1. Alphabet Project, Part 1
  2. Alphabet Project, Part 2
  3. Alphabet Project, Part 3
  4. Alphabet Project, Part 4
  5. Alphabet Project, Part 5
  6. Alphabet Project, Part 6

Refactoring Elixir - structuring measures

Looking at the full version 1 of the code I’ve written over the past 6 blog posts, there is a lot of refactoring to be done. A lot of it falls under the category of naming cleanup and extracting common code – especially around writing out to LilyPond files – which is all self-explanatory enough not to necessitate going into any further detail. There is one aspect of the project that I found frustrating even during the original development, but by the time I began to feel hampered by it, the drive to complete a working version was stronger than my desire to go back, so I let it slide.

But no longer. Looking through the code, the way I’ve handled structuring the measures, which in many ways are the fundamental building blocks of the score, left a bit to be desired.

In the first version of the polyrhythm generator, there was no structure at all. Instead, each measure was represented first and only by a single constructed string:

# pulse
"\\time #{c}/8 \\repeat unfold #{c} { c8 }"

# all other parts
"\\tuplet #{c}/#{pulse_count} { \\repeat unfold #{c} { c8 } }"

Versions 2-4 were no better. When we got to version 5, this tuple started to show up:

# pulse
{ {c, 8}, Stream.cycle(["c8"]) |> Enum.take(c)}

# all other parts
{ {c, pulse_count}, Stream.cycle(["c8"]) |> Enum.take(c)}

Now, instead of having a simple string for the measure, we have a tuple of

{tuplet/time signature, notes}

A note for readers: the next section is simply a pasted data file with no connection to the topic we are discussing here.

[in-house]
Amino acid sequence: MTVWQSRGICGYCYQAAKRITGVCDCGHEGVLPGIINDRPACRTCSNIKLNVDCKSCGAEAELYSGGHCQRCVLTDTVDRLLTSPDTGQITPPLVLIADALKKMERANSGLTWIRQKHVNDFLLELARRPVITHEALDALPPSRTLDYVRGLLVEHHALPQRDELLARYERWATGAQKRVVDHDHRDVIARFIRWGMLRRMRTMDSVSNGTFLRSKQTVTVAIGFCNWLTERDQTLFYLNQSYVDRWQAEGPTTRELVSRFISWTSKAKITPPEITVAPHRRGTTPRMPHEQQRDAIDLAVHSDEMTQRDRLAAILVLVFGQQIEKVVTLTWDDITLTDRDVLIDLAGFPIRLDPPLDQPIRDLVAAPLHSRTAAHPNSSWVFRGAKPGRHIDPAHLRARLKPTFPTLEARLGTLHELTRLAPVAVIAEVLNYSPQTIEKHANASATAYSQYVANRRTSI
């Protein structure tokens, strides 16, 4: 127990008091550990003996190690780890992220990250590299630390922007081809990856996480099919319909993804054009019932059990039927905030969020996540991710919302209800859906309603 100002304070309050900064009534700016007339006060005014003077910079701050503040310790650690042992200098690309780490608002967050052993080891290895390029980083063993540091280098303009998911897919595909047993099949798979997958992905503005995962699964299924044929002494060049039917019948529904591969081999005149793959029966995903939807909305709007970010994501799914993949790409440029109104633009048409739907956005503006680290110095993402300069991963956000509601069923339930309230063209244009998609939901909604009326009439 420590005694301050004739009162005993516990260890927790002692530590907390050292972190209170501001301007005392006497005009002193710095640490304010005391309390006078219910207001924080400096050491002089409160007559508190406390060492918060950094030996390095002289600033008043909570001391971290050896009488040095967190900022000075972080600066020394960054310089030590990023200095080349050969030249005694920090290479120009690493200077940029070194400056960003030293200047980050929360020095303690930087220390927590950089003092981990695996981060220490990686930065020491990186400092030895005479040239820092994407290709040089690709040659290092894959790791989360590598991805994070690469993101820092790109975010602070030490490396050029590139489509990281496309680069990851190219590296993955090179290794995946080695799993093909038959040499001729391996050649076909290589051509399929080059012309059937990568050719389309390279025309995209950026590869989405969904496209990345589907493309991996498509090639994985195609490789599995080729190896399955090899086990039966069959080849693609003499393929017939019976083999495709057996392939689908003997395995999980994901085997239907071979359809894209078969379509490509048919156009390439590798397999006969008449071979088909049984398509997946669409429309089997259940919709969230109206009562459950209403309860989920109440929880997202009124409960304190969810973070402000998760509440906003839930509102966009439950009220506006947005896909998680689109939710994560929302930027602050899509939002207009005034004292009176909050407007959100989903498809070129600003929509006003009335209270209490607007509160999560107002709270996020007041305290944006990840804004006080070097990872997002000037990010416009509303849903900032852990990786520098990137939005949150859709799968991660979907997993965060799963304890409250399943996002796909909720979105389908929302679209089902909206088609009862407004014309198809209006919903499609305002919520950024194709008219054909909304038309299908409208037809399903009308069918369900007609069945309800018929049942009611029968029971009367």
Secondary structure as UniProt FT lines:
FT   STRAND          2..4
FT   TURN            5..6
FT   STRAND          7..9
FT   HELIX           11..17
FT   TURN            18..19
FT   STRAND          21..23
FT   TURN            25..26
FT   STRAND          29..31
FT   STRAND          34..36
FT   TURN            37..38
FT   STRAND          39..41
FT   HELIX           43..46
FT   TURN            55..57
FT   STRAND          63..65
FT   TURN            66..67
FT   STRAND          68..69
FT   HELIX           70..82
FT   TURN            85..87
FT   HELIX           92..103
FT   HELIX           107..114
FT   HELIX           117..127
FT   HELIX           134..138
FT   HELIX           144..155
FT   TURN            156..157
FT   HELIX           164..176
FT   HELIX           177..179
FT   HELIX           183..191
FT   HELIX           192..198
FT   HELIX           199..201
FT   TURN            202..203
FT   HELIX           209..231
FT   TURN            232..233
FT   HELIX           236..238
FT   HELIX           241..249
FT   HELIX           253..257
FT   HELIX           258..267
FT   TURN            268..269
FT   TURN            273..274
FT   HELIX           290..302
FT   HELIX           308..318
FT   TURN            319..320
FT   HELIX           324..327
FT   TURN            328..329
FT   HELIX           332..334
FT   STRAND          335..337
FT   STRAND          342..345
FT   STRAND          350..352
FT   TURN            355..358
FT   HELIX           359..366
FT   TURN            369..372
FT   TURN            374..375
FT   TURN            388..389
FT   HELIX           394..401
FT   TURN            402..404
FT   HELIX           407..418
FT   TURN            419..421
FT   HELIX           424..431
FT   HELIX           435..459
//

with which we can more easily modify the notes in the measure, since they are a list of items, rather than a string that would need to be split and parsed.

But this is still rather a cumbersome form to pass around, especially when, as happens in many cases, we want to include the index of the measure in the part:

{ { {n, d}, notes}, index}

For pattern matching, this is far from optimal, especially if we want to ignore some of the fields or further match on the head/tail of the notes. Plus, we need to know what each element in the form means. { { {n, d}, ns}, i} is hardly the most descriptive Elixir form.

Fortunately, Elixir provides structs, which will help us accomplish what we want.

defmodule Measure do
  defstruct [
    :time_signature, :tuplet, :events,
    :dynamic, :phoneme

With this data format, instead of needing to write code like this to attach dynamics and phonemes to the first event of a measure

density = Measure.density(measure)
new_events = [first_event <> dynamic_for_float(density, i) | rest_events]
{tuplet, new_events}


[note|ns] = notes
[note <> "^\\markup \"[#{phoneme}]\""|ns]

we can simply set the dynamic and phoneme in the struct attributes

measure = %Measure{events: events}
measure = %Measure{ measure | dynamic: calculated_dynamic_for(measure) }
measure = %Measure{ measure | phoneme: calculated_phoneme_for(measure) }

and push LilyPond formatting off onto the module itself:

defmodule Measure do
  defstruct [
    :time_signature, :tuplet, :events,
    :dynamic, :phoneme

  def density(%__MODULE__{tuplet: nil}), do: 1.0
  def density(%__MODULE__{tuplet: {0, _}}), do: 0.0
  def density(%__MODULE__{tuplet: {n, _}, events: events}) do
    Enum.count(events, fn e -> e == "c8" end) / n

  def to_lily(measure = %__MODULE__{time_signature: {n, d}}) do
    "  \\time #{n}/#{d} #{events_to_lily(measure)}"
  def to_lily(measure = %__MODULE__{tuplet: {n, d}}) do
    "  \\tuplet #{n}/#{d} { #{events_to_lily(measure)} }"

  def events_to_lily(measure = %__MODULE__{events: [h|t]}) do
    with h <- h <> dynamic_markup(measure) <> phoneme_markup(measure) do
      [h|t] |> add_beaming() |> Enum.join(" ")

  def add_beaming(events) do
    events |> List.insert_at(1, "[") |> List.insert_at(-1, "]")

  def phoneme_markup(%__MODULE__{phoneme: nil}), do: ""
  def phoneme_markup(%__MODULE__{phoneme: phoneme}) do
    ~s(^\\markup "[#{phoneme}]")

  def dynamic_markup(%__MODULE__{dynamic: nil}), do: ""
  def dynamic_markup(%__MODULE__{dynamic: dynamic}), do: dynamic

This way, when generating the LilyPond files, all we need to call in our generators is

Enum.map(measures, &Measure.to_lily/1)

and we have a properly formatted LilyPond string for each measure without needing to fumble around with spacing and beaming in every generator.

The code, refactored to use this Measure struct consistently, can be found on Github here.

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